GELFAND’S WORLD--Two articles separated by a year have been published in CityWatch under the twin titles Why I Left . . . the Left (Aug 28, 2017) and more recently, One Year Later: Why I Left . . . the Left (August 30, 2018).
Author Kevin Suscavage is to be complimented for raising issues about how the left side of the political spectrum presents itself to the world. However, I would like to suggest that the author's critique is itself subject to critique because there is a better way of defining how the choice between liberalism and conservatism should be made.
Briefly, the question as to whether I think of myself as belonging to the right or the left ought to depend on what core principles are represented by each of the alternatives. If I see that the fundamental posture of American liberalism is how I want the country to evolve, then I should identify myself as an American liberal, and the personal rhetorical styles of other liberals ought to be a lot less important in making the decision.
How then should we define liberalism as this word is meant in the United States? A little introspection will show that liberalism is the willingness to recognize that there are problems that are important enough to require our attention (poverty among the elderly, racism in our governmental institutions, environmental degradation), that some of these problems are susceptible to being changed, and that we have a moral obligation to engage in changing them.
As a corollary, we recognize that it can be appropriate for the central government to participate in the creation of such remedies. For example, it was common up until the 1960s that retired and elderly people were left without proper medical care for lack of income. Medicare has turned out to be an expensive solution, but it works.
Traditional conservatism (for example the point of view once exhibited by William F. Buckley and his colleagues) resists such change and treats resistance to change as a general principle. The conservatives can make a logical-sounding argument to the effect that our social and governmental institutions exist for a reason, and that destruction of social and legal mores such as Jim Crow is merely to be destructive. I disagree with this point of view, but both sides should recognize that our disagreement is on the level of morality and value judgment -- that is to say it's about the fundamental principles rather than whether Buckley used an odd form of the English language.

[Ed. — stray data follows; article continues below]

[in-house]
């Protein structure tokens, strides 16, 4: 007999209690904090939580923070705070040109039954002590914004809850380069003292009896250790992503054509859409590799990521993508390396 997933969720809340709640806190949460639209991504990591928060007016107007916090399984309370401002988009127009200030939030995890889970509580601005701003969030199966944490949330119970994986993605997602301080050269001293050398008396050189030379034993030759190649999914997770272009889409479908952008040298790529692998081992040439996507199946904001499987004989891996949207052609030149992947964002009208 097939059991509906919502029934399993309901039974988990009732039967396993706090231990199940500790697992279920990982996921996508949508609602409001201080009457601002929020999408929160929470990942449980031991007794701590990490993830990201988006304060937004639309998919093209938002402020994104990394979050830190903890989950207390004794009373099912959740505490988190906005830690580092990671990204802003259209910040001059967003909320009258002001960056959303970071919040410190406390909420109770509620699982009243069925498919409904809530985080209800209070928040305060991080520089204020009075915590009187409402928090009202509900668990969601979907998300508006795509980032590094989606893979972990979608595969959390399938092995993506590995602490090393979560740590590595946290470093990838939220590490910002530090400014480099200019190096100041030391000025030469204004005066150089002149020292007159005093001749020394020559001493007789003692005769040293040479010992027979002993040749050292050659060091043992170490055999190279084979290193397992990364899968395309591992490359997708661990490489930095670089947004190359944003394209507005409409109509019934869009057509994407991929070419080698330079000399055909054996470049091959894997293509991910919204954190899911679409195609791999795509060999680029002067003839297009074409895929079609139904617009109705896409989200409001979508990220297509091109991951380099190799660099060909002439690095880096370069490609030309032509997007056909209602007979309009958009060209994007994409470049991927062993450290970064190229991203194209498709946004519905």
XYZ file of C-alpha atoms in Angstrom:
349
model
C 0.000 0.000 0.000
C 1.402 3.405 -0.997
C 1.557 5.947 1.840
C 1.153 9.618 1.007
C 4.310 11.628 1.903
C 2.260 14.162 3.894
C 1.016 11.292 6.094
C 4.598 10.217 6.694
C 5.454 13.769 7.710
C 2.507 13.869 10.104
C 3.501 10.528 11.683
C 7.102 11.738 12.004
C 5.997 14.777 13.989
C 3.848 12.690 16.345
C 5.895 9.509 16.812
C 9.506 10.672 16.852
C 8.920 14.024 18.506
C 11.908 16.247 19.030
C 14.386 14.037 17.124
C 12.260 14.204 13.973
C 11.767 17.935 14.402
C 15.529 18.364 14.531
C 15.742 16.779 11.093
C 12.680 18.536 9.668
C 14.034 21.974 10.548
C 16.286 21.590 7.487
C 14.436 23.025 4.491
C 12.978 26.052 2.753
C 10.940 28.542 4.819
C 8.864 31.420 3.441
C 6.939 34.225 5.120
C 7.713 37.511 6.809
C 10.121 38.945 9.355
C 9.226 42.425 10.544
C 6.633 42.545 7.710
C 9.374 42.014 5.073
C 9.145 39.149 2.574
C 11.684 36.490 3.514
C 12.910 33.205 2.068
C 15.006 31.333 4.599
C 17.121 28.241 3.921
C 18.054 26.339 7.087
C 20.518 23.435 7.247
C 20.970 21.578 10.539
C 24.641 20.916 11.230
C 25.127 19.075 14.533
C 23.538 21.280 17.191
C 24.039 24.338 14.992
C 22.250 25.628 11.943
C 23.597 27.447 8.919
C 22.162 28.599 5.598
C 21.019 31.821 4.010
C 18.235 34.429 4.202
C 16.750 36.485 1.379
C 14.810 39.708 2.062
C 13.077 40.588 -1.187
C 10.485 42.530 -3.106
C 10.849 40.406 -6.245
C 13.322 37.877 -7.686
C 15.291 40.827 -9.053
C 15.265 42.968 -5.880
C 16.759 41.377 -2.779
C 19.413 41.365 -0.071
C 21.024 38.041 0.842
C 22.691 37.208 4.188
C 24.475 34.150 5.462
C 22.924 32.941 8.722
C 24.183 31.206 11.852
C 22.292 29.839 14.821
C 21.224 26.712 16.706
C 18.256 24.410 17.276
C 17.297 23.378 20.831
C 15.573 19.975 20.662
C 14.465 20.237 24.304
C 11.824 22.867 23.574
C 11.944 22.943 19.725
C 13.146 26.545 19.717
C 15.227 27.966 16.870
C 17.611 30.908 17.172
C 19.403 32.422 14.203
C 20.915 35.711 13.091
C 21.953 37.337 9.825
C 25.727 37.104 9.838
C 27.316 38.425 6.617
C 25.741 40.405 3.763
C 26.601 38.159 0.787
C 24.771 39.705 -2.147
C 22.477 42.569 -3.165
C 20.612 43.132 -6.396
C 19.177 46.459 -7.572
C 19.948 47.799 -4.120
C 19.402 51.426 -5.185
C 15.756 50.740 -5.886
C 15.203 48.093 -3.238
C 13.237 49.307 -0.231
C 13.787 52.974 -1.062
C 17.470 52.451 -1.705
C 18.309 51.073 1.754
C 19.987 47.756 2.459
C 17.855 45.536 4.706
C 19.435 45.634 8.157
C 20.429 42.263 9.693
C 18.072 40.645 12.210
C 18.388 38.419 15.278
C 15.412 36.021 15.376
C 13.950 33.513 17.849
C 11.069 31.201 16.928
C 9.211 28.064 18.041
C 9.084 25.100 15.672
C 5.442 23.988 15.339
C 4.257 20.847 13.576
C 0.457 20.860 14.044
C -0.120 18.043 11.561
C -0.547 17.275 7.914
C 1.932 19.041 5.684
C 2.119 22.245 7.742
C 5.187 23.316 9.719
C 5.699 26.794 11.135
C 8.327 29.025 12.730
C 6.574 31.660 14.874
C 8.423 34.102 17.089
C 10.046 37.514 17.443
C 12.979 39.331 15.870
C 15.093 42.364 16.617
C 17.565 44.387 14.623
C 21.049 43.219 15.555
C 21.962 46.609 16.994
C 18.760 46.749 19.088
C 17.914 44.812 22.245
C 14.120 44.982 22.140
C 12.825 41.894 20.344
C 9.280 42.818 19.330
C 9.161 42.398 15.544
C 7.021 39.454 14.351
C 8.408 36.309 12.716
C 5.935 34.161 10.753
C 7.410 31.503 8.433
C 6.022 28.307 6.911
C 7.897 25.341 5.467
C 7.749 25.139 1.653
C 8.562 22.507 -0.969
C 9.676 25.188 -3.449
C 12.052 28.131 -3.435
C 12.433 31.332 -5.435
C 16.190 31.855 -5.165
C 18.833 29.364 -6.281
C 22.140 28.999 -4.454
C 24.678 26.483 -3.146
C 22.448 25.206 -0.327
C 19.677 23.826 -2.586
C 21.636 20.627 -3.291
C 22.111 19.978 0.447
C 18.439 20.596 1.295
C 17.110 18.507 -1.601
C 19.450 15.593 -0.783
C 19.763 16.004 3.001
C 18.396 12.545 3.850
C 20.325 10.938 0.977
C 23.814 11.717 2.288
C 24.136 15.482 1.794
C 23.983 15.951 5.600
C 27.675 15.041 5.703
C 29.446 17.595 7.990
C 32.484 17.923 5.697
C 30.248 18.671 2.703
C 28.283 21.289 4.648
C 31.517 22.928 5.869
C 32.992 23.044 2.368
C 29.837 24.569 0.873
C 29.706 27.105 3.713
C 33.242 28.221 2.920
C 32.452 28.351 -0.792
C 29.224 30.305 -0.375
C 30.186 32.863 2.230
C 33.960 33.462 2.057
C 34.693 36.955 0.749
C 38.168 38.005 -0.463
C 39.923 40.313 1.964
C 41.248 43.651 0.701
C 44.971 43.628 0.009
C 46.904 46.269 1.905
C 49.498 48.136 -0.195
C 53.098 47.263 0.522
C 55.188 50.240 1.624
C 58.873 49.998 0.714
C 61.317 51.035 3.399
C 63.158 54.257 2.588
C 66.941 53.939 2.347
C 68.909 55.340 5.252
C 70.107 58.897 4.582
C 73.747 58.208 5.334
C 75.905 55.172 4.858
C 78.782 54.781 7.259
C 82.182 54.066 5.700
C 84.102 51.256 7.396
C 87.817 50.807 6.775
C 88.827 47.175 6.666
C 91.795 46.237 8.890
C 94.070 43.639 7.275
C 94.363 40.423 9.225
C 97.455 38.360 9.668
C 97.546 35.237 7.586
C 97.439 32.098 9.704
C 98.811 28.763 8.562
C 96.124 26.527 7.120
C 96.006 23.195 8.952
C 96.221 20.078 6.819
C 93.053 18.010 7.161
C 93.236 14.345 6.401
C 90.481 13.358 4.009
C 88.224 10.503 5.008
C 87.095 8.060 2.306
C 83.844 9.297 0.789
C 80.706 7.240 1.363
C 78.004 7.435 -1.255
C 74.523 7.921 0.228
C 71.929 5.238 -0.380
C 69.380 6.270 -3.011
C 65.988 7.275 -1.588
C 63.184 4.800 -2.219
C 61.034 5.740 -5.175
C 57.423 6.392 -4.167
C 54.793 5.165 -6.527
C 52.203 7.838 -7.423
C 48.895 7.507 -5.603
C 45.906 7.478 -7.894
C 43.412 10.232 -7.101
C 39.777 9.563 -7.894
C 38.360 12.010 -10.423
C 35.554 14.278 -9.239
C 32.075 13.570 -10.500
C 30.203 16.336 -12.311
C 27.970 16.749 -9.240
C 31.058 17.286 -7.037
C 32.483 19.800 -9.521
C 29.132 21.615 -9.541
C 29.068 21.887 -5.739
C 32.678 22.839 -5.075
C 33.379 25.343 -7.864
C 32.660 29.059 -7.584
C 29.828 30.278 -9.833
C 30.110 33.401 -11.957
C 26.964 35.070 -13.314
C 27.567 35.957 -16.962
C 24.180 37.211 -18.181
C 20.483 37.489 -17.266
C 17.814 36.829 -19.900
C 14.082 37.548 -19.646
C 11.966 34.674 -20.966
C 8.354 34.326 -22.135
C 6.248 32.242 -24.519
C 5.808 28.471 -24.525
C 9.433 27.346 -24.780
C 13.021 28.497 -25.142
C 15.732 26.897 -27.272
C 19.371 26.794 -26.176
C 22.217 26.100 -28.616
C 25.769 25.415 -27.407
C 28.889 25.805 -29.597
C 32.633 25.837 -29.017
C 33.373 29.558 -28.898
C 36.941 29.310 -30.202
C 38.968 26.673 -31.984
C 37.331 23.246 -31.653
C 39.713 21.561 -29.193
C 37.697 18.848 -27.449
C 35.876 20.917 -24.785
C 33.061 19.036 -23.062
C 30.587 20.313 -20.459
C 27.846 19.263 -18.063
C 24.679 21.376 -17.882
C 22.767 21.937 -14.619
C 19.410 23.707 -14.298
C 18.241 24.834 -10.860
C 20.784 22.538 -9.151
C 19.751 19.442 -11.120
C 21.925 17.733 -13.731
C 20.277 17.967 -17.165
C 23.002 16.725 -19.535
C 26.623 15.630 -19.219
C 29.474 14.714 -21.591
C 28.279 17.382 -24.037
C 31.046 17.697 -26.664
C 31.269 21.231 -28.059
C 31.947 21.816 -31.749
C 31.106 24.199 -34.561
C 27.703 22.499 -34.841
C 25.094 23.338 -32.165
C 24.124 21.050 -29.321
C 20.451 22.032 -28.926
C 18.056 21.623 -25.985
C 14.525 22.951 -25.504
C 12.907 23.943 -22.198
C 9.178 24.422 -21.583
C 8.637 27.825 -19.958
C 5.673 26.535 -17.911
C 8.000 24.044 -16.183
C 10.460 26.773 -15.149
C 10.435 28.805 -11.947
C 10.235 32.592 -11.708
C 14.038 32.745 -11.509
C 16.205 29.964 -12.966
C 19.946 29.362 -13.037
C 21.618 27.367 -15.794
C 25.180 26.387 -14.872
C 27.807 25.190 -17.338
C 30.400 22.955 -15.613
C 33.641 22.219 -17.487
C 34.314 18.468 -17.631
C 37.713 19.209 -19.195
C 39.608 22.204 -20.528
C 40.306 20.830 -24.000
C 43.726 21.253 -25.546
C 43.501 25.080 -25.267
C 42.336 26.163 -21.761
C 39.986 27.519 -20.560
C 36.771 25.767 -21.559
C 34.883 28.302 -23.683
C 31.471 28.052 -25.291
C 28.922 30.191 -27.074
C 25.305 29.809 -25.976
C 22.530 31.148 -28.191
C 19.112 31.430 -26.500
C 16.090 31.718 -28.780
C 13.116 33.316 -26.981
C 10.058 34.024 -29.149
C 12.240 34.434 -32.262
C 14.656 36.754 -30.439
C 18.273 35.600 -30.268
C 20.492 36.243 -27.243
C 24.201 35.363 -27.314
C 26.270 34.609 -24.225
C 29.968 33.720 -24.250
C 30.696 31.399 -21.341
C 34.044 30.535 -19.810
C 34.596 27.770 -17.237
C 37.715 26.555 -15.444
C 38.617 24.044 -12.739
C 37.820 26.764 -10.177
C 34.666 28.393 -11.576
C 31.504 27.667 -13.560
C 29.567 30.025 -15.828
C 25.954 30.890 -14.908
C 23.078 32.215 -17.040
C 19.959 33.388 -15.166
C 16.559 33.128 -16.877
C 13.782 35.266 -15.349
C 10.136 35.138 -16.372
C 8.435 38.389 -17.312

This is my fundamental disagreement with the argument set forth by Suscavage. I recognize the concerns he raises about rhetorical excess coming from the left, but I think he went a bit far. To take just a few of his concerns:
Suscavage began his 2017 piece by criticizing the mass protest marches aimed against the Trump presidency. He found fault with the suggestion coming from the march's organizers that protesters refrain from getting into discussions with Trump supporters. I fail to see the problem with such a suggestion, since there can (and should) be plenty of chances for such dialogue under carefully negotiated circumstances. But we have plenty of examples of how such "dialogues" work out in the context of public marches, not the least being the violent confrontations over Civil War monuments. We have had fights, beatings, and one case of vehicular homicide. Moreover, as Suscavage admits, the LAPD does its best to separate the opposing factions on the day of the parade.
Suscavage treats the request to avoid confrontation as something more sinister: "They are basically saying, 'If you support anything 'Trump' and if you are a woman, you have NO PLACE in a march to honor the INDIVISIBILITY of woman' God, I hope logic will 'Trump' emotion, and soon."
No. This was an attempt to cooperate with the LAPD, to avoid violent confrontation, and to run a peaceful, effective rally.
I suppose I could point out the fact that Donald Trump delights in calling for protesters to be thrown out of his own rallies, and his supporters have gone so far as to menace reporters. But we are talking about liberalism here, so the tu quoque argument is less appropriate. Still, the idea that a liberal protest march must include all manner of reactionaries, racists, and misogynists strikes me as strange.
Suscavage goes on to criticize the use of the term "resist" as anti-Trump forces have used it. Suffice it to say that there are strong reasons for resisting -- not the least being Trump's attacks on the free press and the courts -- and that Trump's own rhetoric at the beginning of his presidency implied a real danger that the United States would move in the direction of Fascism. Best selling books made this case in careful and logical ways.